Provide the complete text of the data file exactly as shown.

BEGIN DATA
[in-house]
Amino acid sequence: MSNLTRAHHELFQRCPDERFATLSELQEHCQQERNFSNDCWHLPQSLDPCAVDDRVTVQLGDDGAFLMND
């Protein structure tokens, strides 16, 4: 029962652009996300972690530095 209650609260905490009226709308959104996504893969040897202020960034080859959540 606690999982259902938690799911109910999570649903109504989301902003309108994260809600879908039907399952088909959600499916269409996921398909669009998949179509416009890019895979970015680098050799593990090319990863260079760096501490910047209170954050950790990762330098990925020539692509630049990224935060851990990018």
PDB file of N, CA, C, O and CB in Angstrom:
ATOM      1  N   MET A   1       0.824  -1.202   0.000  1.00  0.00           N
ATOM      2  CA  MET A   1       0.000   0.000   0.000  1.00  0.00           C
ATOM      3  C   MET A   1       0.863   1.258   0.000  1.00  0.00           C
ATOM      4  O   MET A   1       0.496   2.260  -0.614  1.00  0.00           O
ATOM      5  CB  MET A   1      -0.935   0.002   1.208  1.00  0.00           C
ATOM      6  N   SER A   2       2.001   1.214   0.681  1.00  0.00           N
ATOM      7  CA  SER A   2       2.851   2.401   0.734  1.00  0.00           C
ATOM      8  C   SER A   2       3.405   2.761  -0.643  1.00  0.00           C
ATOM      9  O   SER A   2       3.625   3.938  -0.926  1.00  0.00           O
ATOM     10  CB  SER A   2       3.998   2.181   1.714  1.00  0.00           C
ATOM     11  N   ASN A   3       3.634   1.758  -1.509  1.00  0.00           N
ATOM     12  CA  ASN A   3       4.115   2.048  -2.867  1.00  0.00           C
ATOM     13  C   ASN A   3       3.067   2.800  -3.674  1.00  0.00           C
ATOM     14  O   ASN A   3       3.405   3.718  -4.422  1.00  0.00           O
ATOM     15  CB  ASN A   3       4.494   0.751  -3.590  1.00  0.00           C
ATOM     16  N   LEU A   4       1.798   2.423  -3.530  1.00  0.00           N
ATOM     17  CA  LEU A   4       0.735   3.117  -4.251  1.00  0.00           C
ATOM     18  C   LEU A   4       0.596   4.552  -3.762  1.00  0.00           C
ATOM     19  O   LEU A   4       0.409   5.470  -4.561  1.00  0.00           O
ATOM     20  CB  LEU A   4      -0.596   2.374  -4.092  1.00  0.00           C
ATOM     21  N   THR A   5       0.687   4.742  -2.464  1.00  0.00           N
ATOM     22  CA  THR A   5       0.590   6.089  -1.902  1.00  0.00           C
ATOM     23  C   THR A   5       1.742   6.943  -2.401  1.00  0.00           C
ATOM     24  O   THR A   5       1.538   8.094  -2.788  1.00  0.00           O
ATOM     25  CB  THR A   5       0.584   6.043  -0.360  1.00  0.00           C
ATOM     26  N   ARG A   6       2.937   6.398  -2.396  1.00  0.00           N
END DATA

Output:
[in-house]
Amino acid sequence: MSNLTRAHHELFQRCPDERFATLSELQEHCQQERNFSNDCWHLPQSLDPCAVDDRVTVQLGDDGAFLMND
């Protein structure tokens, strides 16, 4: 029962652009996300972690530095 209650609260905490009226709308959104996504893969040897202020960034080859959540 606690999982259902938690799911109910999570649903109504989301902003309108994260809600879908039907399952088909959600499916269409996921398909669009998949179509416009890019895979970015680098050799593990090319990863260079760096501490910047209170954050950790990762330098990925020539692509630049990224935060851990990018």
PDB file of N, CA, C, O and CB in Angstrom:
ATOM      1  N   MET A   1       0.824  -1.202   0.000  1.00  0.00           N
ATOM      2  CA  MET A   1       0.000   0.000   0.000  1.00  0.00           C
ATOM      3  C   MET A   1       0.863   1.258   0.000  1.00  0.00           C
ATOM      4  O   MET A   1       0.496   2.260  -0.614  1.00  0.00           O
ATOM      5  CB  MET A   1      -0.935   0.002   1.208  1.00  0.00           C
ATOM      6  N   SER A   2       2.001   1.214   0.681  1.00  0.00           N
ATOM      7  CA  SER A   2       2.851   2.401   0.734  1.00  0.00           C
ATOM      8  C   SER A   2       3.405   2.761  -0.643  1.00  0.00           C
ATOM      9  O   SER A   2       3.625   3.938  -0.926  1.00  0.00           O
ATOM     10  CB  SER A   2       3.998   2.181   1.714  1.00  0.00           C
ATOM     11  N   ASN A   3       3.634   1.758  -1.509  1.00  0.00           N
ATOM     12  CA  ASN A   3       4.115   2.048  -2.867  1.00  0.00           C
ATOM     13  C   ASN A   3       3.067   2.800  -3.674  1.00  0.00           C
ATOM     14  O   ASN A   3       3.405   3.718  -4.422  1.00  0.00           O
ATOM     15  CB  ASN A   3       4.494   0.751  -3.590  1.00  0.00           C
ATOM     16  N   LEU A   4       1.798   2.423  -3.530  1.00  0.00           N
ATOM     17  CA  LEU A   4       0.735   3.117  -4.251  1.00  0.00           C
ATOM     18  C   LEU A   4       0.596   4.552  -3.762  1.00  0.00           C
ATOM     19  O   LEU A   4       0.409   5.470  -4.561  1.00  0.00           O
ATOM     20  CB  LEU A   4      -0.596   2.374  -4.092  1.00  0.00           C
ATOM     21  N   THR A   5       0.687   4.742  -2.464  1.00  0.00           N
ATOM     22  CA  THR A   5       0.590   6.089  -1.902  1.00  0.00           C
ATOM     23  C   THR A   5       1.742   6.943  -2.401  1.00  0.00           C
ATOM     24  O   THR A   5       1.538   8.094  -2.788  1.00  0.00           O
ATOM     25  CB  THR A   5       0.584   6.043  -0.360  1.00  0.00           C
ATOM     26  N   ARG A   6       2.937   6.398  -2.396  1.00  0.00           N